Connections and communities: How art festivals benefit creators and entrepreneurs
In our final photo essay from the Serendipity Arts Festival in Goa, we share more artistic highlights and perspectives on impact.
Launched in 2014, PhotoSparks is a weekly feature from YourStory, with photographs that celebrate the spirit of creativity and innovation. In the earlier 740 posts, we featured an art festival, cartoon gallery. world music festival, telecom expo, millets fair, climate change expo, wildlife conference, startup festival, Diwali rangoli, and jazz festival.
One of the artistic highlights of the winter calendar is the Serendipity Arts Festival (SAF), which wrapped up its sixth edition in Goa recently (see our earlier coverage here). In this photo essay, we highlight more exhibits and share artistic insights on the festival’s impact on their creative journeys.
The festival featured works of more than 1,500 artists and performers, curated by a team of 10 experts. There were around 15 specially commissioned artworks as well.
“This platform has been a great learning space. It gave me strong support to confidently explore more,” Hyderabad-based artist Neetu Sam tells YourStory.
Customers shared a range of perspectives, and some genuinely came up with great collaborative ideas. “I was blessed to have met a few curators who pitched in to host my work as a solo artist show,” she adds.
“I have also been a teacher by profession for a decade, and was fortunate to have found a couple of publishers to publish my first book for kids,” Sam enthuses.
“SAF worked great for the kind of exposure it gave for my small business, and product feedback from customers,” says Ananya Rijhwani, Founder of Little Wholesome Pantry, a food startup. She earlier founded a wedding studio in Delhi (see our writeup here).
“In 2024, my aim is to be able to scale up a 100% women-only team and empower local women in Goa,” she adds, describing her plans for the year.
Riya Behl, Co-founder of Zinedabaad Collective, showcased a range of food publications and workshops. “The main anchor of our work was a crowd-sourced zine library called Potluck: The Cui-Zine Library,” she explains.
“A total of 500-600 people participated in the various layers of programming we had designed for SAF. By the last day of the festival, we had approximately 350 zines in our library,” Behl says.
“We have received the warmest of responses across the board: right from working with The Locavore to the many external collaborators we reached out to,” she enthuses. She found it gratifying to see attendees linger on in the library, attend workshops, and bring back friends and family.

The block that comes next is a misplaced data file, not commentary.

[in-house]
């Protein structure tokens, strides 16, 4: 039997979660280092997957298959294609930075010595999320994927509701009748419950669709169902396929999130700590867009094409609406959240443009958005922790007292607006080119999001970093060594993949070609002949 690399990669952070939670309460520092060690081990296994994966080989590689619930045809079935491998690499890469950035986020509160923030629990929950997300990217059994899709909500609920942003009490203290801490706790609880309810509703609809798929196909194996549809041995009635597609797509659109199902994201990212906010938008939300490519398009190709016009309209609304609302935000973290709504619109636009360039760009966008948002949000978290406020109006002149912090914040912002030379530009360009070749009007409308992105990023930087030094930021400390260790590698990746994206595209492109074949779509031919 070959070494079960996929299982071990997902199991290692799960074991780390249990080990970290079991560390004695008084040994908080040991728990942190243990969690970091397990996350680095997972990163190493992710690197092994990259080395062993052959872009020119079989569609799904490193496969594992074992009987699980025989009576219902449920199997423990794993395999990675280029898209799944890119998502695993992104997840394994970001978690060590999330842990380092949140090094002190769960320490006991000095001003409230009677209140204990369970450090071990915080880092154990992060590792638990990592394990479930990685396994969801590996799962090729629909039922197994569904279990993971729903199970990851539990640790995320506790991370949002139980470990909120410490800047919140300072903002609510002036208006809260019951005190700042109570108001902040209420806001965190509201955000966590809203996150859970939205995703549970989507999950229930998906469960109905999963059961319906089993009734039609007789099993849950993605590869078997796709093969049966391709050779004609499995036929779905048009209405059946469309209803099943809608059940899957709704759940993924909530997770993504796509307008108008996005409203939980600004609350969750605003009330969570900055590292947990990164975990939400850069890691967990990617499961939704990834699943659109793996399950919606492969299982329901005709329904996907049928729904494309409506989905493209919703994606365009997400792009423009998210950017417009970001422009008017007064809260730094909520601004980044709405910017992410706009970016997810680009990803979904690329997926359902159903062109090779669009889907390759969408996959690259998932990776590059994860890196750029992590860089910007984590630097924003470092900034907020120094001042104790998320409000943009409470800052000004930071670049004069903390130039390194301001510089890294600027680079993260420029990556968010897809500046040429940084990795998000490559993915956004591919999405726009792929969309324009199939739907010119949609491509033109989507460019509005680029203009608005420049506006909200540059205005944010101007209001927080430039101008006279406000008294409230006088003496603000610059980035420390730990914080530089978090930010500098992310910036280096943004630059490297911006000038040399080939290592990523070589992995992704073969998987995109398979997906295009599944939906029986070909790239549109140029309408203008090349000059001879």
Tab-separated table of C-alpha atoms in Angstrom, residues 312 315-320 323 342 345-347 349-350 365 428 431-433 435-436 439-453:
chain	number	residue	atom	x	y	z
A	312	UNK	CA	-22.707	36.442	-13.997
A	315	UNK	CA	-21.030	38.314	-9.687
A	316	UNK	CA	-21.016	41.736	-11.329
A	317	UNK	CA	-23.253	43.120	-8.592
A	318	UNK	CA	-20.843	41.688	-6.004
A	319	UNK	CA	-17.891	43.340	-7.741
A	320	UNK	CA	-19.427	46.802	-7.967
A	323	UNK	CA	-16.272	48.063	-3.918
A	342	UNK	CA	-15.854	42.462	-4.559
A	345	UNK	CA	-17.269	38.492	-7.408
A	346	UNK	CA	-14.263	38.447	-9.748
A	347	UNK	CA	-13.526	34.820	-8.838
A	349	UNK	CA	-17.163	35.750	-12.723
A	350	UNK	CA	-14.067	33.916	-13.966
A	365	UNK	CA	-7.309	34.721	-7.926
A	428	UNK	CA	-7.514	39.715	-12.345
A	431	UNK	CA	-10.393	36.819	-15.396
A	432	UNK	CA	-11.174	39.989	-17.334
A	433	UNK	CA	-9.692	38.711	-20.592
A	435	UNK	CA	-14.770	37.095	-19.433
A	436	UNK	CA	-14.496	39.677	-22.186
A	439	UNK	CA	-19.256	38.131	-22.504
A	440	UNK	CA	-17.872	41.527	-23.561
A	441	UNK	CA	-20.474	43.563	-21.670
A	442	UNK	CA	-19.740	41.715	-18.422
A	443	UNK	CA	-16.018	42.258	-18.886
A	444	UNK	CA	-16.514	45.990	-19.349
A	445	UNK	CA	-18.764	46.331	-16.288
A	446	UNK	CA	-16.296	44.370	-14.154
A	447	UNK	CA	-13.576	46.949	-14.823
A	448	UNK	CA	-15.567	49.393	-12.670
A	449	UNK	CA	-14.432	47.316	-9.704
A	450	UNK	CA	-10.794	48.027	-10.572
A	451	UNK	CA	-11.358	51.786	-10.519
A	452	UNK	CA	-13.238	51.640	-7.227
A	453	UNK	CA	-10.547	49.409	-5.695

Their other activities included a photo walk through Panjim Market and a Secret Supper Club session. “It was heartening to see so many people invite us to their schools, NGOs and community centres to do more workshops,” Behl says.
“We plan to do more such community-based work in rural parts of the country in 2024,” she says. Their partners include Bookworm Trust, COOJ Mental Health Foundation, and Goa Livelihoods Forum.
The exhibiting artists also offer tips for aspiring creators and entrepreneurs based on their own journeys. “What has helped us as a collective is taking our time to recognise the values that anchor our approach to our work, and using them to guide the decisions we make,” Behl recalls.
“So we recommend the same to other aspiring entrepreneurs: know your values, and let them guide you, no matter how difficult the path may seem in the moment,” Behl advises.
“Believe in yourself even when nobody believes in you, and make it your superpower. Stay true to your goals and everything else will follow,” Rijhwani adds.
“Keep up the consistency in whatever you are doing from wherever you start. It is always overwhelming when we kickstart on our own, but the journey unfolds to us more than just art in a very beautiful manner,” Sam says.
“So when the journey calls for exertion, don't give up - slow down, take it one step at a time,” she suggests.
The nine-day interdisciplinary festival also featured international artistic collaborations with countries such as France, Japan, the UK, Switzerland, Denmark, and the Dominican Republic.
These collaborations facilitated dialogue with Indian artists and projects. “I can say culture can surely be an important diplomatic tool,” observes Smriti Rajgarhia, Director, Serendipity Arts Foundation and Festival.
“We hoped to drive home the message of climate change, making public spaces more accessible and inclusive for all,” says Sunil Kant Munjal, Founder and Patron of the Serendipity Arts Foundation.
In addition to boosting culture and tourism, the festival has had an educational impact as well. “Studies show that 40% more parents are sending their children for arts education, thanks to exposure to our festival editions,” Munjal proudly signs off.
Now what have you done today to pause in your busy schedule and harness your creative side for a better world?
(All photographs were taken by Madanmohan Rao on location at the festival.)
Edited by Kanishk Singh